by Syful Islam
American Reporter Correspondent
July 3, 2004
BANGLADESH MOVES TO RESTRICT CHEMICAL WEAPONS
DHAKA, Bangladesh -- Bangladesh is now preparing to enact a law to regulate the proliferation of chemical weapons. The draft of the bill to control the proliferation of chemical weapons is now at a final stage, informed sources told The American Reporter this week.
The name of the law will be Chemical Weapons (Prohibition) Act of 2004, the sources said.
Bangladesh is not on the list of the countries which are known to have been producing chemical weapons. Yet the enactment of such a law has been necessary because Bangladesh is a signatory of Chemical Weapons Convention (CWC).
One of Asia's poorest and newest nations, Bangladesh signed the Chemical Weapons Convention on January 14, 1993, and ratified the CWC on January 25, 1997. While 174 countries have signed the treaty, Angola, Antigua and Barbuda, Barbados, Democratic People's Republic of Korea, Egypt, Iraq, Lebanon, Niue, Somalia, Syrian Arab Republic and Vanuatu have not.
Out of 174 CWC signatory countries, 121 have already enacted the CWC regulatory act. The CWC signatory countries were directed to enact a CWC regulatory act within 1997. Bangladesh failed to enact a law in the allotted time.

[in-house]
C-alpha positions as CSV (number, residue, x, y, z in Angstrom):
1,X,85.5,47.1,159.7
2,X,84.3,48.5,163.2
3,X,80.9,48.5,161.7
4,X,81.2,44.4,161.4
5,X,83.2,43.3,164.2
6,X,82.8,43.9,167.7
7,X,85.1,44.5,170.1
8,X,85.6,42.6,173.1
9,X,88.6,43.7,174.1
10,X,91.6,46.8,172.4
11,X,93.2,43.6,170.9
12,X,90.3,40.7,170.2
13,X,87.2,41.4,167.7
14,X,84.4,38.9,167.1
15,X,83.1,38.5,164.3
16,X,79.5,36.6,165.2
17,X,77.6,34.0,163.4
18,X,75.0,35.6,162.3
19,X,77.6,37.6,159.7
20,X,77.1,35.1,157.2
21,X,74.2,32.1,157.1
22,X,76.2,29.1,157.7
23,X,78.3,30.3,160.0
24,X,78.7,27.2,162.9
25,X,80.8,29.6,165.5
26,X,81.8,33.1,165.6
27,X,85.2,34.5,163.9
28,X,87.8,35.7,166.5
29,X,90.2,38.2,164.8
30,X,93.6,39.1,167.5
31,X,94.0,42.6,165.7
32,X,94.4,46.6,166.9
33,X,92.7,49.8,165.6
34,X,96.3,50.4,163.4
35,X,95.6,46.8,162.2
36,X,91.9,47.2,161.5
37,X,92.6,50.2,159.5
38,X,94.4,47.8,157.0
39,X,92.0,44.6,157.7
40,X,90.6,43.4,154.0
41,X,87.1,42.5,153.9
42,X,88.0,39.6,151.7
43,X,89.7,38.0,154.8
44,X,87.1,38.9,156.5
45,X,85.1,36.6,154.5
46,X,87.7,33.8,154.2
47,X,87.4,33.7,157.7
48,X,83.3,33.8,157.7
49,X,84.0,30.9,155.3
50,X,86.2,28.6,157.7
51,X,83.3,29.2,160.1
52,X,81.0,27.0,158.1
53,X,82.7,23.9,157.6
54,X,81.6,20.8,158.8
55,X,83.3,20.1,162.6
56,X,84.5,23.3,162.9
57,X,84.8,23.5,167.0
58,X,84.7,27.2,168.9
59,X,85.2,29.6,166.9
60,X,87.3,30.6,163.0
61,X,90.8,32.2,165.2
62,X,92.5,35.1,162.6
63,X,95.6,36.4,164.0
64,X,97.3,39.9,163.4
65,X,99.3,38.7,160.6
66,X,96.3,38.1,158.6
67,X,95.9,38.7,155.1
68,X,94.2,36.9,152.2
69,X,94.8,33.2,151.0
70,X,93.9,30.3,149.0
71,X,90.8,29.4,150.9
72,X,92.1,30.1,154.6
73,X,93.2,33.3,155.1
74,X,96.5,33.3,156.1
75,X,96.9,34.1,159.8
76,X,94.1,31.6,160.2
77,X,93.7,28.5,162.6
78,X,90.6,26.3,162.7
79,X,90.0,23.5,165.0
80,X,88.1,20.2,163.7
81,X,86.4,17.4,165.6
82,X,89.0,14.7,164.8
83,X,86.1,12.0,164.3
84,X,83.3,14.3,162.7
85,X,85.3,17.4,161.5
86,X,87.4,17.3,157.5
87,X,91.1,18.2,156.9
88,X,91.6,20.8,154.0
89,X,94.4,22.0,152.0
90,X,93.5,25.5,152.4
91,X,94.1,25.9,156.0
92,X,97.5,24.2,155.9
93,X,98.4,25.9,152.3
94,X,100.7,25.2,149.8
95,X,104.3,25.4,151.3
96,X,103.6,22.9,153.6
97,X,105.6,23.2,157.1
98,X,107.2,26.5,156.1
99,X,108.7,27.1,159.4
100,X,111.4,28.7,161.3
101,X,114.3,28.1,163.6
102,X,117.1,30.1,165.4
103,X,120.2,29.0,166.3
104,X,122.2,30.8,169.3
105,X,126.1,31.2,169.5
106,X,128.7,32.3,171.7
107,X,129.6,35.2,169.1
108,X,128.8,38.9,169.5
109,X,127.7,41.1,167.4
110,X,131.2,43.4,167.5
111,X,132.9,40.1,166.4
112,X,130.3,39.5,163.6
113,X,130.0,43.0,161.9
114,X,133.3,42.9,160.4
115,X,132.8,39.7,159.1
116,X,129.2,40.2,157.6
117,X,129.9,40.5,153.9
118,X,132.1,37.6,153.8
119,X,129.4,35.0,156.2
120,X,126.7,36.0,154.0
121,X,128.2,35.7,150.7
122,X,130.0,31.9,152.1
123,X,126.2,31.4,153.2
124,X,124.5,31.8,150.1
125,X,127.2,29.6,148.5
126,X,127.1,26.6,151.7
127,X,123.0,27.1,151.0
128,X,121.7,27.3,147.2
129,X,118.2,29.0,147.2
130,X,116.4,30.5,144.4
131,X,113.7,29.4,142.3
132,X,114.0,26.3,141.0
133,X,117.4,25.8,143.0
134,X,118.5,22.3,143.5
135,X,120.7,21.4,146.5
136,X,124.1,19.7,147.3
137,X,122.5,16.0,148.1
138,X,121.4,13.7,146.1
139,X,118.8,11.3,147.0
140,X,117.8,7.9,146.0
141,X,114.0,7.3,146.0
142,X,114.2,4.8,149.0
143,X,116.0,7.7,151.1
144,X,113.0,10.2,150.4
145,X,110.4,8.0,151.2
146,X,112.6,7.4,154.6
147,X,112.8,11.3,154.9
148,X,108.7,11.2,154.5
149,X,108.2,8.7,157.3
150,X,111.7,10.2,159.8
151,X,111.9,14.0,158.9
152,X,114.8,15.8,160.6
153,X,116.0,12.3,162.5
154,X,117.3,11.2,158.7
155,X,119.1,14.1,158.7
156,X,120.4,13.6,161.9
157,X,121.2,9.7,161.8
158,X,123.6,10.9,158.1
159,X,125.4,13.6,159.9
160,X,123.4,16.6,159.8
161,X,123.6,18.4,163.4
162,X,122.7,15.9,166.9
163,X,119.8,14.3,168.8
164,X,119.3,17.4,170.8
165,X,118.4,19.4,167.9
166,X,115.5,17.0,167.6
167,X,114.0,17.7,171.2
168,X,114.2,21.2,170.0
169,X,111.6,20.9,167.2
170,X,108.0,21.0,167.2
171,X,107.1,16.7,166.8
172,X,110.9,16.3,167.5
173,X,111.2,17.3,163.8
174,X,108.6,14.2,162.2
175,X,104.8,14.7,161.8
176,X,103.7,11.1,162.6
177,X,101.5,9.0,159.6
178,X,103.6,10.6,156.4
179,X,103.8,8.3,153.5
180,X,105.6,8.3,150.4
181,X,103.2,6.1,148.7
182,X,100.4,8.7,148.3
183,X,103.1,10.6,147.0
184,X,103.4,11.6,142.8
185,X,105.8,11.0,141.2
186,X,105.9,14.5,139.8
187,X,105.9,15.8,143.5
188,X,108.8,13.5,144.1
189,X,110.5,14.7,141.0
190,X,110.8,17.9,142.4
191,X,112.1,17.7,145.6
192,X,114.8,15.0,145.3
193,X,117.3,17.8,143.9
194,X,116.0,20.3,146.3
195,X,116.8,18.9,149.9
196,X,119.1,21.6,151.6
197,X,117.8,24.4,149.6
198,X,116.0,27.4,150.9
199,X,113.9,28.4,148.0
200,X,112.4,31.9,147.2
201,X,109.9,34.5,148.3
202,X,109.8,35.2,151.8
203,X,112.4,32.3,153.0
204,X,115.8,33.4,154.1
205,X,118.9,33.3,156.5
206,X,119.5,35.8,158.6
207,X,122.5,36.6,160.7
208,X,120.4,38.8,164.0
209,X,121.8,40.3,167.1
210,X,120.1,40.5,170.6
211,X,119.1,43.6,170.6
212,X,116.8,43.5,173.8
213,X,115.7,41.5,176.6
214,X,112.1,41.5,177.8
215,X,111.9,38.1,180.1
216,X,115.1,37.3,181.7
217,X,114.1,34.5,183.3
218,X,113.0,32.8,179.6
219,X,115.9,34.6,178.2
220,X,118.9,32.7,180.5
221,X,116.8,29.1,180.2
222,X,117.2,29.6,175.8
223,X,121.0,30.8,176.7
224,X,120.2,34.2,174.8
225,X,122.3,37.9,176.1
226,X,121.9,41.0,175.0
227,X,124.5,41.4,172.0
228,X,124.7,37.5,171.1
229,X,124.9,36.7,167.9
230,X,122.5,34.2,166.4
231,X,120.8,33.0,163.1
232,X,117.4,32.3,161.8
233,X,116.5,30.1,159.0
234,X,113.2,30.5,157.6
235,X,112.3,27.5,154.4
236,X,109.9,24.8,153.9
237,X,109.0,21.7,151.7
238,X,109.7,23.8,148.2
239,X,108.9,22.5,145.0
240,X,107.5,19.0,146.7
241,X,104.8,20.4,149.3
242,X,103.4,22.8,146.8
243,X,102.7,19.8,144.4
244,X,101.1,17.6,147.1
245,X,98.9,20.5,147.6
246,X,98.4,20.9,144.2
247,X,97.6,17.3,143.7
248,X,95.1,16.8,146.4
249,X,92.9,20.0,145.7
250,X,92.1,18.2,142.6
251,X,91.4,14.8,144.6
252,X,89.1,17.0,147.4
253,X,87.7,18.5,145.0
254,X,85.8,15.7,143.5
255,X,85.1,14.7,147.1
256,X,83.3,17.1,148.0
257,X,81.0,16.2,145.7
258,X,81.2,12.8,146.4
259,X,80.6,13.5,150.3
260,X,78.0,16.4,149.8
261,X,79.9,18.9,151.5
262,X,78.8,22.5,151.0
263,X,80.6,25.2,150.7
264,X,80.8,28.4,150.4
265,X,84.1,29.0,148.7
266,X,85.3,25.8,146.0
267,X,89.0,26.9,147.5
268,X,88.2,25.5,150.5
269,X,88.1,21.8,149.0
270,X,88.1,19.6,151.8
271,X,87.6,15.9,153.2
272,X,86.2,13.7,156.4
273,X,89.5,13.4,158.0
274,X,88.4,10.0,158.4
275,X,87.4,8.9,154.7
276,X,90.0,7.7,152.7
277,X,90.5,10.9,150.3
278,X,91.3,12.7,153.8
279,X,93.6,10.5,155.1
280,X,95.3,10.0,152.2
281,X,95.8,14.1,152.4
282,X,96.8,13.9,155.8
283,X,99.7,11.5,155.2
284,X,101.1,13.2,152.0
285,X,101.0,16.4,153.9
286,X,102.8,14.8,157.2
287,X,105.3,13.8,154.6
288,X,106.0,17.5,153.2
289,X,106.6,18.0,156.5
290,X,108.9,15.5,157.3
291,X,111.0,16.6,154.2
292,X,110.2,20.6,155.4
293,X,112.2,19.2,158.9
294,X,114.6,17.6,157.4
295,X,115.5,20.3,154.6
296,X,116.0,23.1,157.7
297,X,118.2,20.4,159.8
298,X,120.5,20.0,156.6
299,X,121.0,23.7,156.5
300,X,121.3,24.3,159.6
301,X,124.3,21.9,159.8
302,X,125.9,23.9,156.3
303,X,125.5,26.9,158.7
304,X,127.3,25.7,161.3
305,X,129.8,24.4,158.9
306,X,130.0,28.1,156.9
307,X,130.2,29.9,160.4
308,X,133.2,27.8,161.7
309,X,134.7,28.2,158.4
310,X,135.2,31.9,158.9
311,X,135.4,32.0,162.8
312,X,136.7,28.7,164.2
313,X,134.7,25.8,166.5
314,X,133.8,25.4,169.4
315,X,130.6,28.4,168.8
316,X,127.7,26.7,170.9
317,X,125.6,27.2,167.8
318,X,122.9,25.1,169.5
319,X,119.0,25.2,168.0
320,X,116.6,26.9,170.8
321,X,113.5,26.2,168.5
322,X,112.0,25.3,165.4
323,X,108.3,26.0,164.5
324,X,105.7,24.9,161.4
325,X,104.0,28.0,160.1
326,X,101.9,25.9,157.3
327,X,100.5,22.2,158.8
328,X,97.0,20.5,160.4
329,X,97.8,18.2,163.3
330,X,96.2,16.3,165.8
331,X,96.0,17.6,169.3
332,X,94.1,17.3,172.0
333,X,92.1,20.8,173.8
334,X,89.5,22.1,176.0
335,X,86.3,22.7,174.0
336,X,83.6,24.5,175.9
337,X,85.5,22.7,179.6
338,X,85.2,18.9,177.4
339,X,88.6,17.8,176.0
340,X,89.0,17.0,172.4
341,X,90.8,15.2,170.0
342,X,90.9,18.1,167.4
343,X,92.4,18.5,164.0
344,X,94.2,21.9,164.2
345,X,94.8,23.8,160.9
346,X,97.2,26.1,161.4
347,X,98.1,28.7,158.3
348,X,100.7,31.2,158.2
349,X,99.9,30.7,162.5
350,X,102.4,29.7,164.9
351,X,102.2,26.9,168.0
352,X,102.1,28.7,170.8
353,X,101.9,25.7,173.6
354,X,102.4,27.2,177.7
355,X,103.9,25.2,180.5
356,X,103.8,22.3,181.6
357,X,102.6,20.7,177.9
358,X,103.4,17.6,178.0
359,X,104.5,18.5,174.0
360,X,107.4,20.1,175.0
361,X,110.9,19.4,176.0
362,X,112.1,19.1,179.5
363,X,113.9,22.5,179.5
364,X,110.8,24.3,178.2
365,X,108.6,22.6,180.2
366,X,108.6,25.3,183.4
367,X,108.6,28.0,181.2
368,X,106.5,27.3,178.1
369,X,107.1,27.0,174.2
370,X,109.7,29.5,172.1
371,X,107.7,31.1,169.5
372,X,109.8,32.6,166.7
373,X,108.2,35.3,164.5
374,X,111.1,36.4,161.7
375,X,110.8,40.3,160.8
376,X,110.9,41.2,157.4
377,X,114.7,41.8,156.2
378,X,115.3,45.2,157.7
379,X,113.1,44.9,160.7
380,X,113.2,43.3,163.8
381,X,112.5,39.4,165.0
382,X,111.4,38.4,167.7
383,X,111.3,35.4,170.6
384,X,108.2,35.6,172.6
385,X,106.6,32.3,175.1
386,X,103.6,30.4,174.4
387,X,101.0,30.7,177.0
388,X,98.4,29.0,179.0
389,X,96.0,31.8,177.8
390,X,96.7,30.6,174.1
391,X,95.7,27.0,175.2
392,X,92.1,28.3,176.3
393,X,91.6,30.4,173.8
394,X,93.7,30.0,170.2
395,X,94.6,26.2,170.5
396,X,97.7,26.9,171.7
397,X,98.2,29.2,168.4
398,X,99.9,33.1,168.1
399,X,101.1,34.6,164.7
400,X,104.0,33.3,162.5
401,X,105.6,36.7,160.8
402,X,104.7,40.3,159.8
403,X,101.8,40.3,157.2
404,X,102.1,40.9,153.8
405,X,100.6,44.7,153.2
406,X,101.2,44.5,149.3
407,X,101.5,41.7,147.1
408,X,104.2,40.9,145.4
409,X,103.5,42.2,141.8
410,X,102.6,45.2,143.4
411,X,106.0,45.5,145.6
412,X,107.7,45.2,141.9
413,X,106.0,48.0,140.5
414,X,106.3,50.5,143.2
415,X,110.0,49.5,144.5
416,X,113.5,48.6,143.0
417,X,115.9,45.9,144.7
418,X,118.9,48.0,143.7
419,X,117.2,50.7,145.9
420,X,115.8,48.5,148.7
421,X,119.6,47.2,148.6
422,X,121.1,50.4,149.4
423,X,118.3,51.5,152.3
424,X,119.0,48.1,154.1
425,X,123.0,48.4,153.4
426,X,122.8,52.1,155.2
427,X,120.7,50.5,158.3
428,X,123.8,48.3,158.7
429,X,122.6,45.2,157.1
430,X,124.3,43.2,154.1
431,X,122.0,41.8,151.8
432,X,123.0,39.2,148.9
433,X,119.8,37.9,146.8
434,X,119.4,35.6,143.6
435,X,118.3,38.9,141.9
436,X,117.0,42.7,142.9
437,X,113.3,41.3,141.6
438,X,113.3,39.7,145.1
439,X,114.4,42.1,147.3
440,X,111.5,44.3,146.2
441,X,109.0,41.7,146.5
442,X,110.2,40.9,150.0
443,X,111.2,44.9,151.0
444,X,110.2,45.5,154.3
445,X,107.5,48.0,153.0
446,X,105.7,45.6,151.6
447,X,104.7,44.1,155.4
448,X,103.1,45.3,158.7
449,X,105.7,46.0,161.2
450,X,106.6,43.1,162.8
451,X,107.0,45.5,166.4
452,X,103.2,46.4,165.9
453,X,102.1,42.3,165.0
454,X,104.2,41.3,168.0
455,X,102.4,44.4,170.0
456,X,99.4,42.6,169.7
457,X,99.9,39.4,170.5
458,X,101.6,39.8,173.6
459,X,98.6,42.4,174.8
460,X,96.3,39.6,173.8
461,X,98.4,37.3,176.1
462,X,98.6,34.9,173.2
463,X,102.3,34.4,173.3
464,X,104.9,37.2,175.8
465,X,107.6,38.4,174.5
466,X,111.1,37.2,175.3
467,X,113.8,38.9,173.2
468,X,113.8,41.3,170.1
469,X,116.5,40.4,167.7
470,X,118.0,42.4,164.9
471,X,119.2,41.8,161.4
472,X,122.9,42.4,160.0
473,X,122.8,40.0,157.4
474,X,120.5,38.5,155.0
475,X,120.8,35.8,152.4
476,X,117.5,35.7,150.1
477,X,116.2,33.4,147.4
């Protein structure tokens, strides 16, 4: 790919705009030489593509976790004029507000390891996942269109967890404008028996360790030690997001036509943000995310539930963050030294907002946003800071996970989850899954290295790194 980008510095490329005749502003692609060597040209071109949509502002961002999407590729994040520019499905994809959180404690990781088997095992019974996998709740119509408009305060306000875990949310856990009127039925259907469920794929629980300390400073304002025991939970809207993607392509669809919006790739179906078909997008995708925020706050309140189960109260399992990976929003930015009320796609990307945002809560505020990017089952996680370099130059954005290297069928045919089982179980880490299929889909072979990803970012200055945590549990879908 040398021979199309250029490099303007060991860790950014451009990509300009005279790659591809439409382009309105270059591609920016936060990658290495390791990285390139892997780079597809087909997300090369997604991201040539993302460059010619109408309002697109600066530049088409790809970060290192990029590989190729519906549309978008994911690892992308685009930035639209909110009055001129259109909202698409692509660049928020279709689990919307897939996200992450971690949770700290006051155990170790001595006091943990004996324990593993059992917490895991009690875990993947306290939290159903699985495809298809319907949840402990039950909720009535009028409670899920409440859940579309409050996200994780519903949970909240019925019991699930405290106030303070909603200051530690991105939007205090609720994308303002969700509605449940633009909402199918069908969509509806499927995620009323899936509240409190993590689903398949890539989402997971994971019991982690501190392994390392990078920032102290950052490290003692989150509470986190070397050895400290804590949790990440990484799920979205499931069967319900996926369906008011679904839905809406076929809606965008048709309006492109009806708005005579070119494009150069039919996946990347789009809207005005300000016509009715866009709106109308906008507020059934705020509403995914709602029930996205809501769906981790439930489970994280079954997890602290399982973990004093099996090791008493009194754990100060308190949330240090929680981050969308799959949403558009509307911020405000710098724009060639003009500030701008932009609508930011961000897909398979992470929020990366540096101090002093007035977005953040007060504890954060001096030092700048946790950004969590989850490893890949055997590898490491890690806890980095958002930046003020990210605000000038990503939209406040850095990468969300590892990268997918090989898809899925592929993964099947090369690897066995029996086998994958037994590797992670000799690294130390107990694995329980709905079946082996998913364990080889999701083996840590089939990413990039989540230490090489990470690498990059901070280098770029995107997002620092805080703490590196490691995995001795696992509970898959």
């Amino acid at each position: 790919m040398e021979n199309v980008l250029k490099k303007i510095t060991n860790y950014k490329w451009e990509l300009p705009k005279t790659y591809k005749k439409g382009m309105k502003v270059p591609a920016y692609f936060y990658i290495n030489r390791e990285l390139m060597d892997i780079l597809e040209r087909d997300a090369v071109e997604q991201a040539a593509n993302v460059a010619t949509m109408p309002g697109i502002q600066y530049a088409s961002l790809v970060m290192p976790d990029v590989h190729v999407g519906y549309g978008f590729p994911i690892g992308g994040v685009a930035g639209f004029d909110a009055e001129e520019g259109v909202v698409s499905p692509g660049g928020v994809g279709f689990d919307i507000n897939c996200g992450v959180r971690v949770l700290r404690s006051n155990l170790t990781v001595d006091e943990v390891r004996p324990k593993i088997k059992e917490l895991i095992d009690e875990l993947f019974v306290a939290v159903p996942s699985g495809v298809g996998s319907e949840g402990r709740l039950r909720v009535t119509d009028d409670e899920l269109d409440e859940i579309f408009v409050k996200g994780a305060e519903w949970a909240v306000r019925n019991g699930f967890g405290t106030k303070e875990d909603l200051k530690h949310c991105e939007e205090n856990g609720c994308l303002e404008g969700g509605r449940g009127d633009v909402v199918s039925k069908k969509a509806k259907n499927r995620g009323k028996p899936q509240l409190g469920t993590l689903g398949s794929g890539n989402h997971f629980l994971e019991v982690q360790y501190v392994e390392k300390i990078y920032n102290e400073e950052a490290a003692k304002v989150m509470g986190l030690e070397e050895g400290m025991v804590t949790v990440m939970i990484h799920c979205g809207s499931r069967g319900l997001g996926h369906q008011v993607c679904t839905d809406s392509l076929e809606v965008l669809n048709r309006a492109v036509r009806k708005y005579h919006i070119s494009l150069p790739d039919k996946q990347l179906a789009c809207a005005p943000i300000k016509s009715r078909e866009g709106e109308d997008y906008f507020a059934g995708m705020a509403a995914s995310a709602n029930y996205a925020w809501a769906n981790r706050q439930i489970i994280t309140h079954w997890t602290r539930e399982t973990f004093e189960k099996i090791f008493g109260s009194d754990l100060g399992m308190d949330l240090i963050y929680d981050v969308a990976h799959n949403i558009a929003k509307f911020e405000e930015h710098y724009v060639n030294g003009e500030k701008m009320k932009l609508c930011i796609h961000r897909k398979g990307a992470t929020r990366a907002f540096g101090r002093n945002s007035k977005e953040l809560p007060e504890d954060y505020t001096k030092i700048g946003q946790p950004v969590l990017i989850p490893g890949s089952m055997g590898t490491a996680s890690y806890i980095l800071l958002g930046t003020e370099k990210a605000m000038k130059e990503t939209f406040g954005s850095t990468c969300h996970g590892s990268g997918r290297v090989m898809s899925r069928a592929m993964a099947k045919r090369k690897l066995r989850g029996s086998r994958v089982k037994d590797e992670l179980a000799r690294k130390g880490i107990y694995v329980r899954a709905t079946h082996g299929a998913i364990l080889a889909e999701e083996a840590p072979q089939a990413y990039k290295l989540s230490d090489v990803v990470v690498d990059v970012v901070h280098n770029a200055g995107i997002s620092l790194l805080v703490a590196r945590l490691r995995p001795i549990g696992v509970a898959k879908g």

On December 12, 1997, Bangladesh formed an Armed Forces Division as a national focal point for CWC. About 40 experts from the different government organizations undertook training on chemical weapons issues abroad.
A committee was formed in 2001, headed by Moudud Ahmed, a prominent barrister here, to prepare a draft on Chemical Weapons (Prohibition) Act. The committee placed its draft before cabinet committee on March 8, 2003. But the draft was prepared without any opinion from private sector. As a result, the draft was refused and the committee was directed to include a private sector expert in the committee. Then a member of the Federation of Bangladesh Chambers of Commerce and Industry was included in the committee.
According to the sources, the law will be enacted to control the use of chemical weapons. The prepared draft contains some rules and regulation to control the use of such weapons. The importers and users of regulated chemicals should be registered under the law, the draft suggested. The draft also contains the policy for the government if any country claims that Bangladesh is producing chemical weapons.
Sources also said that a national committee would be formed to control and monitor the use of chemical weapons.